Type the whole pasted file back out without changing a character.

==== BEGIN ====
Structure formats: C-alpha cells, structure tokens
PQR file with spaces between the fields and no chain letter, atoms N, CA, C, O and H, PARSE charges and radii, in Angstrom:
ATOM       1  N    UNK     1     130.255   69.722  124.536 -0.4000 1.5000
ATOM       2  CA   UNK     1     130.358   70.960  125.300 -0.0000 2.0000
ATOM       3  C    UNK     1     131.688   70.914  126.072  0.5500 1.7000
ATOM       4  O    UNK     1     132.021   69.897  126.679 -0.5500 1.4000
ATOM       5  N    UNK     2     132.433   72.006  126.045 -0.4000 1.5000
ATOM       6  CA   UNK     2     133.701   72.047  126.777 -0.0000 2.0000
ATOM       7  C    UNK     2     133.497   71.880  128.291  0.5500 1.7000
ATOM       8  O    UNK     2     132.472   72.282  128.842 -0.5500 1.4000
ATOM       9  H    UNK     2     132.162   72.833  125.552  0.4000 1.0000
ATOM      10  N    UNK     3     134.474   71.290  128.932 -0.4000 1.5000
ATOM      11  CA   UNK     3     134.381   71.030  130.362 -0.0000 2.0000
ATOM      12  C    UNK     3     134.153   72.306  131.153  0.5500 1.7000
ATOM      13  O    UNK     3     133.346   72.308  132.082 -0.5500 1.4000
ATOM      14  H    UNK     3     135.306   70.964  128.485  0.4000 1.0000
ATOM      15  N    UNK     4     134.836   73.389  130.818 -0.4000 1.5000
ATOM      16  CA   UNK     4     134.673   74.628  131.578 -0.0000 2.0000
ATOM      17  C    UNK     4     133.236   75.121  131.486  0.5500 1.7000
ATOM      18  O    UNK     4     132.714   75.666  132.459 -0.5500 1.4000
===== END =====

Structure formats: C-alpha cells, structure tokens
PQR file with spaces between the fields and no chain letter, atoms N, CA, C, O and H, PARSE charges and radii, in Angstrom:
ATOM       1  N    UNK     1     130.255   69.722  124.536 -0.4000 1.5000
ATOM       2  CA   UNK     1     130.358   70.960  125.300 -0.0000 2.0000
ATOM       3  C    UNK     1     131.688   70.914  126.072  0.5500 1.7000
ATOM       4  O    UNK     1     132.021   69.897  126.679 -0.5500 1.4000
ATOM       5  N    UNK     2     132.433   72.006  126.045 -0.4000 1.5000
ATOM       6  CA   UNK     2     133.701   72.047  126.777 -0.0000 2.0000
ATOM       7  C    UNK     2     133.497   71.880  128.291  0.5500 1.7000
ATOM       8  O    UNK     2     132.472   72.282  128.842 -0.5500 1.4000
ATOM       9  H    UNK     2     132.162   72.833  125.552  0.4000 1.0000
ATOM      10  N    UNK     3     134.474   71.290  128.932 -0.4000 1.5000
ATOM      11  CA   UNK     3     134.381   71.030  130.362 -0.0000 2.0000
ATOM      12  C    UNK     3     134.153   72.306  131.153  0.5500 1.7000
ATOM      13  O    UNK     3     133.346   72.308  132.082 -0.5500 1.4000
ATOM      14  H    UNK     3     135.306   70.964  128.485  0.4000 1.0000
ATOM      15  N    UNK     4     134.836   73.389  130.818 -0.4000 1.5000
ATOM      16  CA   UNK     4     134.673   74.628  131.578 -0.0000 2.0000
ATOM      17  C    UNK     4     133.236   75.121  131.486  0.5500 1.7000
ATOM      18  O    UNK     4     132.714   75.666  132.459 -0.5500 1.4000